When the UK officially left the EU on January 31st, 2020, Britain immediately entered an 11-month transition period. During this time, the government was (and still is) expected to follow the EU rules and negotiate deals, such as trade, healthcare, and in particular, the EHIC, with other European countries before the period ends on December 31st.
However, as the UK approaches the end of the transition period with no deal on the EHIC in sight, travel insurers have begun planning for what the future of travel may look like, without an EHIC.
What does this change mean for British holidaymakers?
Travelling without an EHIC means that British holidaymakers who require medical attention while abroad could face paying hefty medical bills upfront if they do not have travel insurance in place.
This is because the cost of medical treatment is likely to increase as we will no longer have access to the subsidised benefits that the EHIC permitted.
Holidaymakers will need to buy a suitable travel insurance policy that covers medical expenses in order to protect themselves from any unexpected medical costs.
To put things into perspective, in 2019 the average medical claim was around £1,368, according to the Association of British Insurers.
This means that if a British tourist needed medical attention abroad, they could be left paying a lump sum of £1,368 up front, for example, without the use of the EHIC or appropriate travel insurance.
On top of this, if the tourist needed to be flown back to the UK earlier than planned due to a worsening medical condition, they could face paying an additional £8,000 minimum for an air ambulance.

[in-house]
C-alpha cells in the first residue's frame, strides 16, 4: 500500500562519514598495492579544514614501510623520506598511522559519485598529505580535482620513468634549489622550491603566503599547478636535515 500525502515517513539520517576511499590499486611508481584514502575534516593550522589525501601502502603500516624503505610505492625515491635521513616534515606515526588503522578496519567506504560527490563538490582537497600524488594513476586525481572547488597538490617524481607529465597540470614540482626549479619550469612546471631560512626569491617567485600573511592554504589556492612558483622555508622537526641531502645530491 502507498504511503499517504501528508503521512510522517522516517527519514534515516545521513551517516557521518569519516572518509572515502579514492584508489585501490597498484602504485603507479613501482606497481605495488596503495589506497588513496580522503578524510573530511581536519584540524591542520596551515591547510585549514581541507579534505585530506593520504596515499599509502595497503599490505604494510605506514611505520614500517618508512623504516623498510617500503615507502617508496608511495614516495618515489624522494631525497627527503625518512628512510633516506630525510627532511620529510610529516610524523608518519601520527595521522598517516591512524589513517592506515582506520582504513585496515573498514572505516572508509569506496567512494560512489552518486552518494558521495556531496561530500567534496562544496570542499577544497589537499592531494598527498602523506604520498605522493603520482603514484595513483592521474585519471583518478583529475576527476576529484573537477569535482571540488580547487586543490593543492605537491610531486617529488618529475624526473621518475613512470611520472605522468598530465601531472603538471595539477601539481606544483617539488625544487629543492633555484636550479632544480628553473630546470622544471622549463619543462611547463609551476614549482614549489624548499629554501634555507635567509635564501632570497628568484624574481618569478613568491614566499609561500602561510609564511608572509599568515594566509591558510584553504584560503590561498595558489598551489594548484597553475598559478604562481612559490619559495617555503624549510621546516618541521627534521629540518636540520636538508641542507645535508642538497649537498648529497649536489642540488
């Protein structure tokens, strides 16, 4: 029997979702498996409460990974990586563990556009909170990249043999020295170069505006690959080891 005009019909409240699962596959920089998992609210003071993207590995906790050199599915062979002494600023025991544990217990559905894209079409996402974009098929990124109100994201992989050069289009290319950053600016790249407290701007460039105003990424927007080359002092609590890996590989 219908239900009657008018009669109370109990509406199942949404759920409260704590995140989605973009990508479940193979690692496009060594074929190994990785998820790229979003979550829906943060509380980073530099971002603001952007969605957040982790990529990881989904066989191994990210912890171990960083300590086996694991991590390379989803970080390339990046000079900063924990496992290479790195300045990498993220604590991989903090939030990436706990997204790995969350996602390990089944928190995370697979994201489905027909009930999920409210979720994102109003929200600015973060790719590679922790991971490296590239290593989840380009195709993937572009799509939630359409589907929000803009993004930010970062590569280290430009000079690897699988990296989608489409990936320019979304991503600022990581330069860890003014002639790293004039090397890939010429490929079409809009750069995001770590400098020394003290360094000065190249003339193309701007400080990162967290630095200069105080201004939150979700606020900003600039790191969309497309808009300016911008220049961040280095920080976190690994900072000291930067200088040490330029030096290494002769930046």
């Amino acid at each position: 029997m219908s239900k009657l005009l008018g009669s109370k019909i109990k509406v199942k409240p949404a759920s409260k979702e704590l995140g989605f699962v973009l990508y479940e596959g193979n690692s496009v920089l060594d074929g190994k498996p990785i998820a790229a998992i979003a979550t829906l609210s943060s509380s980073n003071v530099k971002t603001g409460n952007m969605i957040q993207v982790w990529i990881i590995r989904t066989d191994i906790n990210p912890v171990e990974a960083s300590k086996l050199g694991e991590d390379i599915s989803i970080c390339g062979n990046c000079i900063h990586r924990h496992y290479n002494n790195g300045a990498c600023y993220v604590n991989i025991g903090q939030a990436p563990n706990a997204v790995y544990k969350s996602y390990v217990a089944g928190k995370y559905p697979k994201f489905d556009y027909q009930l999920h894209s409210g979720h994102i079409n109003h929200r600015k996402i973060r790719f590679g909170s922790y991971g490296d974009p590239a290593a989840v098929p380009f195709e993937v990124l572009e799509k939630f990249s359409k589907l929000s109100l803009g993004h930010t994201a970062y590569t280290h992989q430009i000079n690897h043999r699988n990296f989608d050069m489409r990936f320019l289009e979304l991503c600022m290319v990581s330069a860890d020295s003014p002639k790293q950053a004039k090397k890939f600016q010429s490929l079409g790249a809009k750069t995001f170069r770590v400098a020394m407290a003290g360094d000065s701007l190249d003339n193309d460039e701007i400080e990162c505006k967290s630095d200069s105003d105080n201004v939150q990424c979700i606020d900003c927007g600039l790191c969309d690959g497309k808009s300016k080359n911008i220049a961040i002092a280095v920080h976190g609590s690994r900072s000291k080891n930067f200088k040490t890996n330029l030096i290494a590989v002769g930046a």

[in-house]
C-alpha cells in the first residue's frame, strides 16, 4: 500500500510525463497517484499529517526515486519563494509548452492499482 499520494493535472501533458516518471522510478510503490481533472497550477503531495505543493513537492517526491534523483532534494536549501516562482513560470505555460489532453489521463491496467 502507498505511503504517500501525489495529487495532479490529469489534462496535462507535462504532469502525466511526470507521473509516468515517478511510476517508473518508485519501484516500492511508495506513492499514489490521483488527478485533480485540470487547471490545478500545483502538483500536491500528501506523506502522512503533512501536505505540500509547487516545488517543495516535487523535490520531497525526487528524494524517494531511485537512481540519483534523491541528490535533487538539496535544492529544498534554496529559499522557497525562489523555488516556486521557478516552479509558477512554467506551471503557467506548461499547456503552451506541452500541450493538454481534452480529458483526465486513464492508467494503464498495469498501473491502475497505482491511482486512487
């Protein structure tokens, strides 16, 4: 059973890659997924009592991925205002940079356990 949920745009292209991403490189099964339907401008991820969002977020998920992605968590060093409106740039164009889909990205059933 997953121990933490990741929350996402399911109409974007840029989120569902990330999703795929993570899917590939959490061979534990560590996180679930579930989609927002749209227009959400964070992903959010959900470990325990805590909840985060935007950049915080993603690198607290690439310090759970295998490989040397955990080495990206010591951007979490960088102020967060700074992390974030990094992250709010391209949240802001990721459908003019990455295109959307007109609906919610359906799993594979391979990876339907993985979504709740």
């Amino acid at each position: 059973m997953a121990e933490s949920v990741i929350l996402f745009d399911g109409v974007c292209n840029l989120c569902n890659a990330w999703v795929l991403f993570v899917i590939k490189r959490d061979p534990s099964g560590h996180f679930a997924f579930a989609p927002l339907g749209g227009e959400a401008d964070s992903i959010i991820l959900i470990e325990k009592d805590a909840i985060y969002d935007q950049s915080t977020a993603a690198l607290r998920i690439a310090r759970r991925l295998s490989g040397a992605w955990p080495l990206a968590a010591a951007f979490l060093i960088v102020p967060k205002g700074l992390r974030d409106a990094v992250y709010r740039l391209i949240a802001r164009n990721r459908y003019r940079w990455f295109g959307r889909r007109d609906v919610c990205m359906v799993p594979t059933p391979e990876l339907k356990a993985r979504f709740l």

Of course, with a suitable travel insurance policy the travel insurer will most likely cover these costs. However, those who take a risk and travel without insurance could be left with a nasty bill…
Does that mean travel insurance policies will go up in price?
It is too early to predict exactly if, or how much, policies could increase due to Britain leaving the EU without a deal in place.
As it stands, the UK government still has around five months left to negotiate with EU leaders and come to an agreement with regards to the EHIC or future healthcare.
However, during this time, British travel insurers will be measuring the impact that a no-deal could have on policy premiums.
It’s also worth knowing that there are already insurers with Brexit-ready insurance policies available today. Cover varies from provider to provider but many of these insurers will cover you for anything beyond your reasonable control, which could be applied to Brexit disrupting your holiday. We would recommend that anyone who already has a holiday booked for 2021 considers investing in one of these types of policies in order to Brexit-proof their trip.
Until the government provides a clearer picture of what the future of travel could look like, it’s very hard to predict whether the price of travel insurance policies will increase as a result of the UK leaving the EU.
For more information on how to prepare for a trip in the EU after the UK finishes the transition period, click here.